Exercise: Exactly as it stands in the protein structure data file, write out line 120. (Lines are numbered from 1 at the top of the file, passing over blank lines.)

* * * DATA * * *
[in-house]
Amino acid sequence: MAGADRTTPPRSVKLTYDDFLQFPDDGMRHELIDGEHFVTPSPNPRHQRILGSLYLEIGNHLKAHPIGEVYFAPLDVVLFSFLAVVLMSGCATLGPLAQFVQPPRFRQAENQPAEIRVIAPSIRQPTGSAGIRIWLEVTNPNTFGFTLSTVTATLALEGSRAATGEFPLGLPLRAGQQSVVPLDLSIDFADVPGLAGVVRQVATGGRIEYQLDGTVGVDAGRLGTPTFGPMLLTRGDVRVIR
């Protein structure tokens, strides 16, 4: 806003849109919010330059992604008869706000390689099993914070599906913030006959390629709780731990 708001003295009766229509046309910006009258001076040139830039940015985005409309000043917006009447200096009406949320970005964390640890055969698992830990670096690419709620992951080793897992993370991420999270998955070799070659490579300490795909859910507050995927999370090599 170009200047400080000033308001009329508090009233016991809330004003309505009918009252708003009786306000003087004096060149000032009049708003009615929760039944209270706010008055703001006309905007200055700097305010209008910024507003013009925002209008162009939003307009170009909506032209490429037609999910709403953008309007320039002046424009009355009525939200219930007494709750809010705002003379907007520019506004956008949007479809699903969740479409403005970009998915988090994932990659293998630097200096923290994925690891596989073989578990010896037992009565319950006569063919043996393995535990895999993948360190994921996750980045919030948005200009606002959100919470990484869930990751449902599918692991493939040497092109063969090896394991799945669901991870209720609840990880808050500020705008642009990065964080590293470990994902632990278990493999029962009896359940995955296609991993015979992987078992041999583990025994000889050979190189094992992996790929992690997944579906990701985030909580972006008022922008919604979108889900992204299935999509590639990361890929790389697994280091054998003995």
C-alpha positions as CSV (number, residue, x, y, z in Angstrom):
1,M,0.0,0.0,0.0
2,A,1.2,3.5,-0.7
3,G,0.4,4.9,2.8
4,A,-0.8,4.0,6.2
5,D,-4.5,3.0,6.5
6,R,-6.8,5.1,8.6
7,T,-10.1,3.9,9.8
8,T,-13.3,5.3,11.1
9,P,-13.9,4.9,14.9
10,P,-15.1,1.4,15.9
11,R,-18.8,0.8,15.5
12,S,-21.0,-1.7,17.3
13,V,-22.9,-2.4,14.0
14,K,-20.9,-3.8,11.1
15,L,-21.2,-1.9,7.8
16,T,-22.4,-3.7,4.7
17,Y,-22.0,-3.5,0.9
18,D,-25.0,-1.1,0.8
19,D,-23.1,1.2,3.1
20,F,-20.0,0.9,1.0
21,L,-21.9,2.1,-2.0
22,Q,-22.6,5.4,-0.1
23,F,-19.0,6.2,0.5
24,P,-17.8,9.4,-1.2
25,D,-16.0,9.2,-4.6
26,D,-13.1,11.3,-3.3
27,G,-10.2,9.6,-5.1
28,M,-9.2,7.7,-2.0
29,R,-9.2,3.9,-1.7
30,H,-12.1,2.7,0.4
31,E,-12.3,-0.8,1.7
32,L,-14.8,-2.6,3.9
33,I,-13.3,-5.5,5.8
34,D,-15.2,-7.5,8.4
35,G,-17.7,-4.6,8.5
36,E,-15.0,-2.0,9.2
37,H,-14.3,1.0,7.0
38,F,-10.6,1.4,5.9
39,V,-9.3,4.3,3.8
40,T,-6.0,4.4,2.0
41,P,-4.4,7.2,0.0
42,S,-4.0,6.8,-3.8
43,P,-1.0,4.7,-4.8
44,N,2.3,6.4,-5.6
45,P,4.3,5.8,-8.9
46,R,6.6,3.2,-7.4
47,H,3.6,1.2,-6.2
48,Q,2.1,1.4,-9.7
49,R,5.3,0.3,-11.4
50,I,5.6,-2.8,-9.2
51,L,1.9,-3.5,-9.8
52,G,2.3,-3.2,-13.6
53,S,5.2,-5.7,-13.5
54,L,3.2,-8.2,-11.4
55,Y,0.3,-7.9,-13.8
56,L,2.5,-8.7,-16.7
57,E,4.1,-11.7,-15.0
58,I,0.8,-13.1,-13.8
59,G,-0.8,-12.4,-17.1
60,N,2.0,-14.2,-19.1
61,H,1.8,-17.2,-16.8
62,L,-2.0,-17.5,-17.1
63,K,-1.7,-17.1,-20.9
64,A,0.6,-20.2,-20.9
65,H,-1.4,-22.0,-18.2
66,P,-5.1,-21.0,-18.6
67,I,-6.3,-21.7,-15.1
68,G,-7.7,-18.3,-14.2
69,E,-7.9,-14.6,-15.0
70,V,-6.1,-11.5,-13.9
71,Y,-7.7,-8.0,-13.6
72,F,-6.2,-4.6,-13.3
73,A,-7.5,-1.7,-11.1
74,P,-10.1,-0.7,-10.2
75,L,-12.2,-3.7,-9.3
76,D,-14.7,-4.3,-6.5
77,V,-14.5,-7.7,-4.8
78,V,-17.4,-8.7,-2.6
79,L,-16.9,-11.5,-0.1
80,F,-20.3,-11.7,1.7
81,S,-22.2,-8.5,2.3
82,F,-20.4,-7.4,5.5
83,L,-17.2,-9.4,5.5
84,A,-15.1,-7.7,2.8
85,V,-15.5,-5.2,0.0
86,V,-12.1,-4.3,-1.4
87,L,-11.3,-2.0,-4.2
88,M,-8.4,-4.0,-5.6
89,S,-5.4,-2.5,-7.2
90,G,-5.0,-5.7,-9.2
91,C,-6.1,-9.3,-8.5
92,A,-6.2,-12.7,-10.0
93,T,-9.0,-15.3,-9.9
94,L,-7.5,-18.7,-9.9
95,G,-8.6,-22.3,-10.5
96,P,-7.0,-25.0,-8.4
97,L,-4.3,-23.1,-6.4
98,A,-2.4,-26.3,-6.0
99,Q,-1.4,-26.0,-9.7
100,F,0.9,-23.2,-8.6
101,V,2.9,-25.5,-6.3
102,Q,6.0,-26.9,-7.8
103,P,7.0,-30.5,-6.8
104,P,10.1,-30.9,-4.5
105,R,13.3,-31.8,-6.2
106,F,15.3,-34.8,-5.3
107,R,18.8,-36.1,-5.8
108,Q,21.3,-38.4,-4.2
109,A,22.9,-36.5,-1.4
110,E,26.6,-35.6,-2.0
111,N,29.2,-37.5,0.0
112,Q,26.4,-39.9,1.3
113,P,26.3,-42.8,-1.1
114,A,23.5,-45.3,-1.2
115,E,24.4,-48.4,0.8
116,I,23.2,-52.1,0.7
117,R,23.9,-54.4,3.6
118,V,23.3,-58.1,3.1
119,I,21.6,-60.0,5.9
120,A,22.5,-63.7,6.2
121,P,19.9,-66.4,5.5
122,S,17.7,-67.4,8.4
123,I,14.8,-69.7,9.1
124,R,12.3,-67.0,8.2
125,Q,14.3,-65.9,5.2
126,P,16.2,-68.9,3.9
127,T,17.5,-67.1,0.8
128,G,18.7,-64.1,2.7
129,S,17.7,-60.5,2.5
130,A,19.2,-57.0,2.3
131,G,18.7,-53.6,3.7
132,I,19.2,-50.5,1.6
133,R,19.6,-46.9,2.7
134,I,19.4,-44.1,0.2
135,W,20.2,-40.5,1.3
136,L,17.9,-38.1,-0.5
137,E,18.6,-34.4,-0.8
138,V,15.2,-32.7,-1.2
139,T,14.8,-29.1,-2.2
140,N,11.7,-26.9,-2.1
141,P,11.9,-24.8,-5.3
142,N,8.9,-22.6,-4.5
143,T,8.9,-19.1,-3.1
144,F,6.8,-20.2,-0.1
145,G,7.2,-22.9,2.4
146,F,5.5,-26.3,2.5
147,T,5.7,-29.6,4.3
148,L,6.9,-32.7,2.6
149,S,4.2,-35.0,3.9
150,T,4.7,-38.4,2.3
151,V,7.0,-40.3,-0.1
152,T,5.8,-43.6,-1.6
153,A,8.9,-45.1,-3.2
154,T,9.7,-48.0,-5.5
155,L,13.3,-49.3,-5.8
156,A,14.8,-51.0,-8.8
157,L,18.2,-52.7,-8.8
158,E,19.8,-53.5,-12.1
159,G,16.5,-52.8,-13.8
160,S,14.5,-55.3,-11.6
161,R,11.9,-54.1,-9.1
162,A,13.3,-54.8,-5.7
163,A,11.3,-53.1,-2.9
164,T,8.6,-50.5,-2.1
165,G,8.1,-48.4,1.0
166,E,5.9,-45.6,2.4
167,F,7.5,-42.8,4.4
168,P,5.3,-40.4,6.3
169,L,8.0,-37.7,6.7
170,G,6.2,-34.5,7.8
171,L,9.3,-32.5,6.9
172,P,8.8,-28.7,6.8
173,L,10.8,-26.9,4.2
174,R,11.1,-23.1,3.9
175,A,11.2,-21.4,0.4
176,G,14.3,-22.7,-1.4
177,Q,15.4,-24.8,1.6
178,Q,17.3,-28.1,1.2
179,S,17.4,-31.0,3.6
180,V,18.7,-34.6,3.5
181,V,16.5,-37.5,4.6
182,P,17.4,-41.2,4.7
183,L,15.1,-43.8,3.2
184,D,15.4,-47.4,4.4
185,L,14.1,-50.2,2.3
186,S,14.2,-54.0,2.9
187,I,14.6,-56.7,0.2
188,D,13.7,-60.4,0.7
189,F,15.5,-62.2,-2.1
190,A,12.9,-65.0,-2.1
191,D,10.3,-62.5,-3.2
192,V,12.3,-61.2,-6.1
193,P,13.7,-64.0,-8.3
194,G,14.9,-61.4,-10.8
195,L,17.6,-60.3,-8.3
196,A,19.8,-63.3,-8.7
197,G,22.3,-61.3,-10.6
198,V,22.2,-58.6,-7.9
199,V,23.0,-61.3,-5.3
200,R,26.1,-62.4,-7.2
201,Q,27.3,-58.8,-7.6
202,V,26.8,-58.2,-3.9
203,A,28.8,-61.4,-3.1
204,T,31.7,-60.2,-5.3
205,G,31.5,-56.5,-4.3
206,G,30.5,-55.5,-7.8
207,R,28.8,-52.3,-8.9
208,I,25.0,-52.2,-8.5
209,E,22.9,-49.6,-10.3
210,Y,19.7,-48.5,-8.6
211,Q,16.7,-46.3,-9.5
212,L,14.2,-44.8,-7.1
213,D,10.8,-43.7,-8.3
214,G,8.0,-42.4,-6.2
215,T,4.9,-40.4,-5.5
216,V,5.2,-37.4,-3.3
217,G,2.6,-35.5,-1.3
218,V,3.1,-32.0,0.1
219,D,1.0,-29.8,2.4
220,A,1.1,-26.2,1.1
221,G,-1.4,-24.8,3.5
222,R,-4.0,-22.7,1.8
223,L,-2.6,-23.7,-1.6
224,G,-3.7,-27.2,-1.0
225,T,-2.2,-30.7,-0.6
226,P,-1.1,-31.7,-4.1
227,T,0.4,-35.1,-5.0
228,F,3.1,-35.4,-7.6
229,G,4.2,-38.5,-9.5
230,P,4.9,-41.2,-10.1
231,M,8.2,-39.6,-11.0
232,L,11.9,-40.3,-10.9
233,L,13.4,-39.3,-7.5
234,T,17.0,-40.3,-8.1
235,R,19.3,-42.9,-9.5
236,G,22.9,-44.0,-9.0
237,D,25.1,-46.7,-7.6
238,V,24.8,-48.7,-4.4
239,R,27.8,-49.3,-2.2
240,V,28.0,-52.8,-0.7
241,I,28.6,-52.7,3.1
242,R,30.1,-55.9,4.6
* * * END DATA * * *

116,I,23.2,-52.1,0.7